Valerie Thomas, an African American scientist and innovator, transformed the 3D film industry. She was born in Maryland in 1943 and became interested in science and technology at a young age. She worked for the National Aeronautics and Space Agency after earning a physics degree from Morgan State University (NASA).
The biography of Valerie Thomas and her contributions to the 3D film industry will be discussed in this blog.
Early Life and Education
Her parents were farmers, and Valerie Thomas grew up in a household of eight siblings. She read science and technology-related books at the neighborhood library a lot as a child since she was so interested in them. Her passion for science persisted throughout high school, and she finally received a scholarship to attend Morgan State University.
Thomas, one of only two women in her class at Morgan State, majored in physics, and she achieved academic excellence and graduated with honors in 1964.
Career at NASA
Valerie Thomas started working at NASA as a data analyst soon after graduating. She was in charge of interpreting data from satellites and other spacecraft to aid researchers in understanding the Earth’s atmosphere and climate. Her work at NASA ultimately led to her revolutionary 3D film production.
The invention of the Illusion Transmitter
Valerie Thomas was engaged in a project in the 1970s that involved investigating the behavior of light. She was intrigued by how light moved and how it could be manipulated to produce various effects. She discovered that concave mirrors might be used to create a 3D image one day while experimenting with them.
Thomas concluded that she could use this method to develop a tool enabling real-time 3D image transmission. She began further perfecting her creation, which she named the “illusion transmitter.”
Impact on 3D Movies
The creation of Valerie Thomas had a significant influence on the 3D film industry. Before her discovery, 3D movies were produced by simultaneously projecting two films onto a screen. Although it made a 3D appearance, it was frequently hazy and unsettling.
A single film could make 3D movies with the illusion transmitter. The system produced the illusion of depth using concave mirrors, making sight clearer and more pleasant.
Additional Fun Facts:
- Valerie Thomas has a background in science and technology, but she has also led a Girl Scout troop for many years. She developed engaging and instructive activities for her troop using her scientific knowledge.
2. African American art and antiquities were something Valerie Thomas loved to acquire. She collected everything, from quilts and pottery to sculptures and paintings.
3. “Girls Think of Everything: Stories of Amazing Inventions by Women,” a children’s book by Catherine Thimmesh, refers to Thomas. Among the accomplishments of female innovators throughout history emphasized in the book is Thomas’ work on the illusion transmitter.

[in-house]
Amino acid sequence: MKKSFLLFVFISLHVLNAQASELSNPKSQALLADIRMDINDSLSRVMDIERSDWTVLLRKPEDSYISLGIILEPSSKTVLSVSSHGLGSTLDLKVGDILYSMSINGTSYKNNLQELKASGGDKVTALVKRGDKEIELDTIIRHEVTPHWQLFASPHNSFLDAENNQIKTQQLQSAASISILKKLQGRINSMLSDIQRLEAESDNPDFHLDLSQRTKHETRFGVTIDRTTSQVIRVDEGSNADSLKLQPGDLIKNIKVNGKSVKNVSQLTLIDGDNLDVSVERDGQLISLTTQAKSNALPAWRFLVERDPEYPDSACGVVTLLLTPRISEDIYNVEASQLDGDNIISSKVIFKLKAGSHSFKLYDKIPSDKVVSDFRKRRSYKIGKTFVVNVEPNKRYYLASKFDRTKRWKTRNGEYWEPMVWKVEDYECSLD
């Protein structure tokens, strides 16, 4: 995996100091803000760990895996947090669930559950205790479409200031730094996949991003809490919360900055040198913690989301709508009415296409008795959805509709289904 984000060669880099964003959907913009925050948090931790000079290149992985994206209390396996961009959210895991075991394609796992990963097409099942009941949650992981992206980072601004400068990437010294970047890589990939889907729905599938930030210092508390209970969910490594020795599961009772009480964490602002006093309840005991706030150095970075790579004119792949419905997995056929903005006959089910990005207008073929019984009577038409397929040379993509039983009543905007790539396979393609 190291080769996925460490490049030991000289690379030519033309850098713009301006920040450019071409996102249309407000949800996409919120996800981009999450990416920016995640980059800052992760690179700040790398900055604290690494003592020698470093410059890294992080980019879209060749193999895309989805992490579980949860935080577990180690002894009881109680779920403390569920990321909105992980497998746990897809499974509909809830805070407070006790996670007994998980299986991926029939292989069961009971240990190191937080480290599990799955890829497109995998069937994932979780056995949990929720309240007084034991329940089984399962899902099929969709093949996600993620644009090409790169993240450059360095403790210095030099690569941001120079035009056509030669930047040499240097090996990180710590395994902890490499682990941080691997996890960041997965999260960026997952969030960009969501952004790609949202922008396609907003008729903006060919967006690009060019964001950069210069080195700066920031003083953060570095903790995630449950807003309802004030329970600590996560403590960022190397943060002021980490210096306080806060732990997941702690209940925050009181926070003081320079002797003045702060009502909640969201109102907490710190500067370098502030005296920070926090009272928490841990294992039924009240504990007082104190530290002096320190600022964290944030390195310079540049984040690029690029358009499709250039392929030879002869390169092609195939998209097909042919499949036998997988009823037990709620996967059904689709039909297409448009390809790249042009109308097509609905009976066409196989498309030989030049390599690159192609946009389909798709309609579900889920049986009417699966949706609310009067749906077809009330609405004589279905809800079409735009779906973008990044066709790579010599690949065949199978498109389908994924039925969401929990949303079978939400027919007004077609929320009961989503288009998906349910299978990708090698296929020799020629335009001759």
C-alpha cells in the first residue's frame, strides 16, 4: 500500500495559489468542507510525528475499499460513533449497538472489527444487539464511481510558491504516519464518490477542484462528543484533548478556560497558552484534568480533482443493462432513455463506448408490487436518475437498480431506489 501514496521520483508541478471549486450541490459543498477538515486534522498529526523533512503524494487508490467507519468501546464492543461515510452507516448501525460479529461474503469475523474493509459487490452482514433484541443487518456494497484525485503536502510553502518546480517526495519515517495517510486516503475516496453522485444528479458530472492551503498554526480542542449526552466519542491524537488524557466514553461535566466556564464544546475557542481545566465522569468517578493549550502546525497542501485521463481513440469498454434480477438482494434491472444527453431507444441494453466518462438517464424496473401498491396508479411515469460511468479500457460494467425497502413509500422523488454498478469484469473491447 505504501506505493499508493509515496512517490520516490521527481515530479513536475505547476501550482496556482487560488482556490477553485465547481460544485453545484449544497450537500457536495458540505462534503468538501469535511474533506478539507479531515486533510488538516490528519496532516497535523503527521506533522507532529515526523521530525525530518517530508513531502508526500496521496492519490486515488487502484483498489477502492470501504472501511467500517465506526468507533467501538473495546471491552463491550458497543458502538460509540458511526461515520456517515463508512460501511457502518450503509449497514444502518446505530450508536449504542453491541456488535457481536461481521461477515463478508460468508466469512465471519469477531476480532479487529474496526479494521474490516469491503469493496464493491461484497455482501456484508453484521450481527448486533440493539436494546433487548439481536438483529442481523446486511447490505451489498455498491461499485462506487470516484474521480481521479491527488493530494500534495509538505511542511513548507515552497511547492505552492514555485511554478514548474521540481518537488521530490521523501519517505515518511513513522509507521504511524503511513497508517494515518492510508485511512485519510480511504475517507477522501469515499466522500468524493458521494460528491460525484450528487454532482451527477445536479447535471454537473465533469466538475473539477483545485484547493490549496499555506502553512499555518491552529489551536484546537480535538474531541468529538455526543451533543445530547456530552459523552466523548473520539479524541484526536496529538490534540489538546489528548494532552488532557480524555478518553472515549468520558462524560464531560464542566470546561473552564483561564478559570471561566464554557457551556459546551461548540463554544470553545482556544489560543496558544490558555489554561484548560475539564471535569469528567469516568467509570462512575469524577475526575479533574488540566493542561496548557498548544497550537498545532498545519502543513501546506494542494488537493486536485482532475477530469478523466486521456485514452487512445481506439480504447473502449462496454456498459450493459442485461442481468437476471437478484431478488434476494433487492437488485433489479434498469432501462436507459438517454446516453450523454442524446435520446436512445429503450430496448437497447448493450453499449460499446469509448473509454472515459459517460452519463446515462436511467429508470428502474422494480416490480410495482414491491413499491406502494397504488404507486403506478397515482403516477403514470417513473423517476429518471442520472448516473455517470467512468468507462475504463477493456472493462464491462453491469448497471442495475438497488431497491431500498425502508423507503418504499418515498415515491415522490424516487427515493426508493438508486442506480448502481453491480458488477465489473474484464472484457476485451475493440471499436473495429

4. Valerie Thomas fought for the participation of women and underrepresented groups in the sciences. She frequently delivered talks and presentations to inspire young people from underrepresented groups to pursue jobs in science and technology.
Valerie Thomas also had several other patents for innovations in image processing and color television, in addition to her work on the illusion transmitter. She created a lot of inventions during her time at NASA.
Legacy and Awards
While Valerie Thomas left NASA in 1995, she kept developing her ideas. In 1980, she got a patent for the illusion transmitter, and during her career, she won various accolades.
Valerie Thomas was honored by being admitted to the National Inventors Hall of Fame for her work on the illusion transmitter in 2018. She also received the NASA Equal Opportunity Medal in 1992 and the Goddard Honor Award for Outstanding Outreach Achievement in 1990.
Movies made to give the impression of depth and dimension are referred to as 3D movies or stereoscopic cinema. They provide a sense of depth, and complete items on the screen appear closer or farther away by using unique technology to project two slightly different images onto the screen, one for each eye. With the use of special glasses, a three-dimensional viewing experience is produced by the blending of the pictures. The film’s visual effects are improved by this technology, which can also increase the immersion and excitement of the viewing experience.
The illusion transmitter, created by Valerie Thomas, completely changed how 3D movies were made and significantly impacted the entertainment business. Several scientists and inventors have been motivated by her curiosity, perseverance, and commitment to her job, and her legacy will have a long-lasting impact on the technology industry.